Skip to main content Accessibility help
×
Home
Hostname: page-component-559fc8cf4f-55wx7 Total loading time: 0.452 Render date: 2021-03-01T04:57:34.322Z Has data issue: true Feature Flags: { "shouldUseShareProductTool": true, "shouldUseHypothesis": true, "isUnsiloEnabled": true, "metricsAbstractViews": false, "figures": false, "newCiteModal": false, "newCitedByModal": true }

The bounded proper forcing axiom

Published online by Cambridge University Press:  12 March 2014

Martin Goldstern
Affiliation:
Institut für Algebra und Diskrete Mathematik, Technische Universität Wien, A-1040 Wien, Austria, E-mail: goldstrn@rsmb.tuwien.ac.at
Saharon Shelah
Affiliation:
Department of Mathematics, The Hebrew University of Jerusalem, 91904 Jerusalem, Israel, E-mail: shelah@math.huji.ac.il
Corresponding

Abstract

The bounded proper forcing axiom BPFA is the statement that for any family of ℵ1 many maximal antichains of a proper forcing notion, each of size ℵ1, there is a directed set meeting all these antichains.

A regular cardinal κ is called ∑1-reflecting, if for any regular cardinal χ, for all formulas φ, “H(χ) ⊨ ‘φ’” implies “∃δ < κ, H(δ) ⊨ ‘φ’”.

We investigate several algebraic consequences of BPFA, and we show that the consistency strength of the bounded proper forcing axiom is exactly the existence of a ∑1-reflecting cardinal (which is less than the existence of a Mahlo cardinal).

We also show that the question of the existence of isomorphisms between two structures can be reduced to the question of rigidity of a structure.

Type
Research Article
Copyright
Copyright © Association for Symbolic Logic 1995

Access options

Get access to the full version of this content by using one of the access options below.

References

[Ba 1]Baumgartner, James E., Applications of the proper forcing axiom, Handbook of set-theoretic topology (Kunen, K. and Vaughan, J. E., editors), North-Holland, Amsterdam, 1984, pp. 913959.CrossRefGoogle Scholar
[Ba 2]Baumgartner, James E., Iterated forcing, Surveys in set theory (Mathias, A. R. D., editor), London Mathematical Society Lecture Note Series, vol. 87, Cambridge University Press, Cambridge, 1983, pp. 159.Google Scholar
[Fu]Fuchino, Sakaé, On potential embedding and versions of Martin's axiom, Notre Dame Journal of Formal Logic, vol. 33 (1992), pp. 481492.CrossRefGoogle Scholar
[Mi]Mitchell, William, Aronszajn trees and the independence of the transfer property, Annals of Mathematical Logic, vol. 5 (19721973), pp. 2146.CrossRefGoogle Scholar
[Sh 56]Shelah, Saharon, Refuting Ehrenfeucht conjecture on rigid models, Israel Journal of Mathematics, vol. 25 (1976); [= Abraham Robinson Memorial Symposium, Yale, 1975], pp. 273–286.CrossRefGoogle Scholar
[Sh 73]Shelah, Saharon, Models with second-order properties, II: Trees with no undefined branches, Annals of Mathematical Logic, vol. 14 (1978), pp. 7387.CrossRefGoogle Scholar
[Sh b]Shelah, Saharon, Proper forcing, Lecture Notes in Mathematics, vol. 940, Springer-Verlag, Berlin, 1982.CrossRefGoogle Scholar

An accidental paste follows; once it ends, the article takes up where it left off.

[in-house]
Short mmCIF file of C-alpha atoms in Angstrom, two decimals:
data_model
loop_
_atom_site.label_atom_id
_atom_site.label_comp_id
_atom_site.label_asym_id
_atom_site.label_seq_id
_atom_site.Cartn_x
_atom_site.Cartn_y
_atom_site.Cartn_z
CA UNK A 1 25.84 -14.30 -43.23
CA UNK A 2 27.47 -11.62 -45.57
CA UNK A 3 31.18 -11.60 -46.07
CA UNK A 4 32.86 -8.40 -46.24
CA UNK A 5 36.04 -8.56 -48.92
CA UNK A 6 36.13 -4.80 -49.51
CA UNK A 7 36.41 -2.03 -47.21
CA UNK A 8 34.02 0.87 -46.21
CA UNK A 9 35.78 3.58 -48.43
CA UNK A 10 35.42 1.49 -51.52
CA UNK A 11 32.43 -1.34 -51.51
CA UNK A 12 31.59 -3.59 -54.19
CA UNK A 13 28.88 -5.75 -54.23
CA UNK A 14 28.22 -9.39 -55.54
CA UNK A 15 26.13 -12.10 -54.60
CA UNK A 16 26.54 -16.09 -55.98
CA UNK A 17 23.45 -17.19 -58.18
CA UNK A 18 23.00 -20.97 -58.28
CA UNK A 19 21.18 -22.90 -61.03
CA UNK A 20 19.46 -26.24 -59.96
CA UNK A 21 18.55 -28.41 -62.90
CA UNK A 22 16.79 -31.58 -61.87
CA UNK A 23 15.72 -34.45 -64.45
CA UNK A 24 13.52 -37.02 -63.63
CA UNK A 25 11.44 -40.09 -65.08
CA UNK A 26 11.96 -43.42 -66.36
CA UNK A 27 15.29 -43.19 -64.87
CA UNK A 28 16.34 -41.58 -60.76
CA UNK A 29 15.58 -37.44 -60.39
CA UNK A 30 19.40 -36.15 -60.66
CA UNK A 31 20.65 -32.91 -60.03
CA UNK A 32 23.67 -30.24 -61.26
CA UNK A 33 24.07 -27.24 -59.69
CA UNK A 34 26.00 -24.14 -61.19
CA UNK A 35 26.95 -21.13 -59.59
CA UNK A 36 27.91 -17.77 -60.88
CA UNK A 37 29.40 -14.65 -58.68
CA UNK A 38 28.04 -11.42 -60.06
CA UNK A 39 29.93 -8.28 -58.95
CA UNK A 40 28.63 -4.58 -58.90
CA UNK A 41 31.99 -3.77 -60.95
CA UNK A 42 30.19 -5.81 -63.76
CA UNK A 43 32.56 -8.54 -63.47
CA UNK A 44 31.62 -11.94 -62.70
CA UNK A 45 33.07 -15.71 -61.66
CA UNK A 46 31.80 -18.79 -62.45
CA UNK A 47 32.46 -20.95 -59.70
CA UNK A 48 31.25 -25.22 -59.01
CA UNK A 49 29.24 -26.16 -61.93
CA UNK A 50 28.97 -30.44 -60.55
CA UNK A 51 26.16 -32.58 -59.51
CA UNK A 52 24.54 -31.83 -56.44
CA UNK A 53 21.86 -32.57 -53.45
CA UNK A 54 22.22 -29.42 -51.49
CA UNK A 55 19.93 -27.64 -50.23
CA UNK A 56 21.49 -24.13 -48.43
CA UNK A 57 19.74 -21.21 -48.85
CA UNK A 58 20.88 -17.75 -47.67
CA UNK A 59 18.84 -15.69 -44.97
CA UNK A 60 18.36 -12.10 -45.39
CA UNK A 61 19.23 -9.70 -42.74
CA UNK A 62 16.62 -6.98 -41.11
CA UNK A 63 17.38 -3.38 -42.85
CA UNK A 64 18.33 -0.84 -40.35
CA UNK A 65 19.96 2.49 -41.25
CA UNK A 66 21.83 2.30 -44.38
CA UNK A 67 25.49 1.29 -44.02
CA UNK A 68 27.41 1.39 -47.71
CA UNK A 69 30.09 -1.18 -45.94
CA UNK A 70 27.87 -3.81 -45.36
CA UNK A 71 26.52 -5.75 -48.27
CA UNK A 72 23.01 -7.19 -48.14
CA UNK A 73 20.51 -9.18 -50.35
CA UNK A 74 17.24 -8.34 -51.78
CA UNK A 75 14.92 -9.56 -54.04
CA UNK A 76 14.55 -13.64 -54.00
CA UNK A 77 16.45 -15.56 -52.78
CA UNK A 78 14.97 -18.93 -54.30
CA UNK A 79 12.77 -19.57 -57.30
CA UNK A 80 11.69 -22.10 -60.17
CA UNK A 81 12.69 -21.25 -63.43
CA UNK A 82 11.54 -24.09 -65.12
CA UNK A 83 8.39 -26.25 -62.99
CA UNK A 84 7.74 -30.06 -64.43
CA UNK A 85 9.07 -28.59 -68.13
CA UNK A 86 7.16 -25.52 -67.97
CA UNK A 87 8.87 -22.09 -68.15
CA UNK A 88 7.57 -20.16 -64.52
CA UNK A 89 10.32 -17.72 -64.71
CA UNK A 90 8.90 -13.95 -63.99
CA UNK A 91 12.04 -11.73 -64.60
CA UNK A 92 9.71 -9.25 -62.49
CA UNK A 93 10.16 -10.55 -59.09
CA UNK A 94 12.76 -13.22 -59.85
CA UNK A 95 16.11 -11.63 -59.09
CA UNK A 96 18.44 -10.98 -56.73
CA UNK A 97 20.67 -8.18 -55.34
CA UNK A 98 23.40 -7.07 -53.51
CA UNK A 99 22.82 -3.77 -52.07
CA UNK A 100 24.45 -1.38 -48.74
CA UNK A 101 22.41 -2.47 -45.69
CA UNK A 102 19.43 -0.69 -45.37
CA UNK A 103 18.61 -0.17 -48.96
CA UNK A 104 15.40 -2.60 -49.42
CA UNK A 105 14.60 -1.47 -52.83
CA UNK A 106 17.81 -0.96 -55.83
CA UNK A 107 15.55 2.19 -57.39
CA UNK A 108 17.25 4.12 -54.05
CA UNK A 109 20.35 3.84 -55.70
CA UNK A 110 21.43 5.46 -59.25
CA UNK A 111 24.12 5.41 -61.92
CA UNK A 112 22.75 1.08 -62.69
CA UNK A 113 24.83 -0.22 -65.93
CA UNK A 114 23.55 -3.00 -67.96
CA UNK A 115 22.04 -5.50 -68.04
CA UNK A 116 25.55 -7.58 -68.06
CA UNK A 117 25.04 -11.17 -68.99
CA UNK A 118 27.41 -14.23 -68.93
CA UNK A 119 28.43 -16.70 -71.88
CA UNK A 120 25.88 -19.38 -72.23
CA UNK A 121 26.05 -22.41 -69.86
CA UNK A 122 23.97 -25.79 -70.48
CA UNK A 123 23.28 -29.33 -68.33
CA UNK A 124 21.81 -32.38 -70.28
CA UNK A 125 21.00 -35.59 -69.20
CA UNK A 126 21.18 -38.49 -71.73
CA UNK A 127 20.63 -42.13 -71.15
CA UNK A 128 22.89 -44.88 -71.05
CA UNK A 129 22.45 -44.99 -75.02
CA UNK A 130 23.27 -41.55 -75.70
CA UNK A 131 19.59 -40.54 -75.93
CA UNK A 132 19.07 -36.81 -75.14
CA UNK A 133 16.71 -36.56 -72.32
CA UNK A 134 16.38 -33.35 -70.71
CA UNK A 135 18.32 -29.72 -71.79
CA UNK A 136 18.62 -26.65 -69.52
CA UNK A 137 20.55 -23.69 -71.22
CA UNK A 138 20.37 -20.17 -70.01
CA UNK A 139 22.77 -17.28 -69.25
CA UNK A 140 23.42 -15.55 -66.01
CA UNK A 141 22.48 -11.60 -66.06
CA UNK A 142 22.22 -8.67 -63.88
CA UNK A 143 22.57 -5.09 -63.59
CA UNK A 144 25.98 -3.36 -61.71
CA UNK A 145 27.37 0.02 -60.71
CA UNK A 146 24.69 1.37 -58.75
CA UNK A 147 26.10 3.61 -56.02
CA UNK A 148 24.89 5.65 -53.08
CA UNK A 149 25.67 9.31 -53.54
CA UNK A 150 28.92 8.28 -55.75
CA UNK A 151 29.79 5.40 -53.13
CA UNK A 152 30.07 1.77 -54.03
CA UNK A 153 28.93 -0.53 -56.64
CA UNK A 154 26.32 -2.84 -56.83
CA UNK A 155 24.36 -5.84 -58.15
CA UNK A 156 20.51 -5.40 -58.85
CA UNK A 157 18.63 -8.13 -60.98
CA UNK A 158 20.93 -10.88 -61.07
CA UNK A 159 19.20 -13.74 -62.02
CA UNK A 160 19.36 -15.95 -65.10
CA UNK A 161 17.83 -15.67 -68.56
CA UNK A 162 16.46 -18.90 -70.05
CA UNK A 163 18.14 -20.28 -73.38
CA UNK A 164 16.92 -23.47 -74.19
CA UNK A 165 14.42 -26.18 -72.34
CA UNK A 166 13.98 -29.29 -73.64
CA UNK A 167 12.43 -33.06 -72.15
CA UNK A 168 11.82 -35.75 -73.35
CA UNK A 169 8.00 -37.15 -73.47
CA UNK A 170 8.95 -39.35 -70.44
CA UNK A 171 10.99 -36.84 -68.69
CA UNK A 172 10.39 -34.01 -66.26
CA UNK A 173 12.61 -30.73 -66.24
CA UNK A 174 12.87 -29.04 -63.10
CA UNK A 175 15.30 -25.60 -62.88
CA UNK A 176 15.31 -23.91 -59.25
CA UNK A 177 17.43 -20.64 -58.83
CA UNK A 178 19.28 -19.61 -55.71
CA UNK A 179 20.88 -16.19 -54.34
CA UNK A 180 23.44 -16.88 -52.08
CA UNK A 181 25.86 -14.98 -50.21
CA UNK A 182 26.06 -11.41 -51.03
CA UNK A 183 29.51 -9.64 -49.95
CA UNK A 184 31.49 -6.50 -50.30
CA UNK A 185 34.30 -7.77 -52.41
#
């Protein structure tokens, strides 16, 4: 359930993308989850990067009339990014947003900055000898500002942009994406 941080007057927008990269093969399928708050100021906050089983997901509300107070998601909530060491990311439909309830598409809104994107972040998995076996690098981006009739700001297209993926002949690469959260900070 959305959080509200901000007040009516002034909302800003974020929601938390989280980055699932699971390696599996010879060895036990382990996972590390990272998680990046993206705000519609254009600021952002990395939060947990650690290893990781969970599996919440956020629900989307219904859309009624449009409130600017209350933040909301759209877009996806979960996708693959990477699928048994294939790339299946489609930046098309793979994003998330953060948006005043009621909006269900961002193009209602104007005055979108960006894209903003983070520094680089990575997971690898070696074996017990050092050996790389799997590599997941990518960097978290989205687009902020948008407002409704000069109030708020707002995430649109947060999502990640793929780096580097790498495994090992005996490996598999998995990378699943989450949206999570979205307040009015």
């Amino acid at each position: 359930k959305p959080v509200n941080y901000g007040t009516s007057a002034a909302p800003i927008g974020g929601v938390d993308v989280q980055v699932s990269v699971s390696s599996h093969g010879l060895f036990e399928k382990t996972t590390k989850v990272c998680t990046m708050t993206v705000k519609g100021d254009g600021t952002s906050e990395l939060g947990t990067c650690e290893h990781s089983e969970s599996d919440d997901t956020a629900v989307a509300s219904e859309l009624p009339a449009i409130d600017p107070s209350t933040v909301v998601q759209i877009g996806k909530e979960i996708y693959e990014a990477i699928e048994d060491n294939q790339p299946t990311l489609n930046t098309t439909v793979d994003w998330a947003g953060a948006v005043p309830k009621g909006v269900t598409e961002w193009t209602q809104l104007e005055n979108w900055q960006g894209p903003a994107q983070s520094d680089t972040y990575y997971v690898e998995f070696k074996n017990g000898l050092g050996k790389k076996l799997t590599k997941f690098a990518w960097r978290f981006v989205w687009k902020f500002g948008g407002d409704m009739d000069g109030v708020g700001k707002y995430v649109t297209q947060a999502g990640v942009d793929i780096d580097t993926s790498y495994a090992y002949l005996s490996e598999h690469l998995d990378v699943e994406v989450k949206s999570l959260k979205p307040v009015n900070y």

[Sh f]Shelah, Saharon, Proper and improper forcing, Perspectives in Mathematical Logic, Springer Verlag.Google Scholar
[To]Todorcevic, Stevo, A note on the proper forcing axiom, Axiomatic set theory (Baumgartner, J.et al., editors), American Mathematical Society, Providence, Rhode Island, 1984, pp. 209218.CrossRefGoogle Scholar

Full text views

Full text views reflects PDF downloads, PDFs sent to Google Drive, Dropbox and Kindle and HTML full text views.

Total number of HTML views: 0
Total number of PDF views: 11 *
View data table for this chart

* Views captured on Cambridge Core between September 2016 - 1st March 2021. This data will be updated every 24 hours.

Send article to Kindle

To send this article to your Kindle, first ensure no-reply@cambridge.org is added to your Approved Personal Document E-mail List under your Personal Document Settings on the Manage Your Content and Devices page of your Amazon account. Then enter the ‘name’ part of your Kindle email address below. Find out more about sending to your Kindle. Find out more about sending to your Kindle.

Note you can select to send to either the @free.kindle.com or @kindle.com variations. ‘@free.kindle.com’ emails are free but can only be sent to your device when it is connected to wi-fi. ‘@kindle.com’ emails can be delivered even when you are not connected to wi-fi, but note that service fees apply.

Find out more about the Kindle Personal Document Service.

The bounded proper forcing axiom
Available formats
×

Send article to Dropbox

To send this article to your Dropbox account, please select one or more formats and confirm that you agree to abide by our usage policies. If this is the first time you use this feature, you will be asked to authorise Cambridge Core to connect with your <service> account. Find out more about sending content to Dropbox.

The bounded proper forcing axiom
Available formats
×

Send article to Google Drive

To send this article to your Google Drive account, please select one or more formats and confirm that you agree to abide by our usage policies. If this is the first time you use this feature, you will be asked to authorise Cambridge Core to connect with your <service> account. Find out more about sending content to Google Drive.

The bounded proper forcing axiom
Available formats
×
×

Reply to: Submit a response


Your details


Conflicting interests

Do you have any conflicting interests? *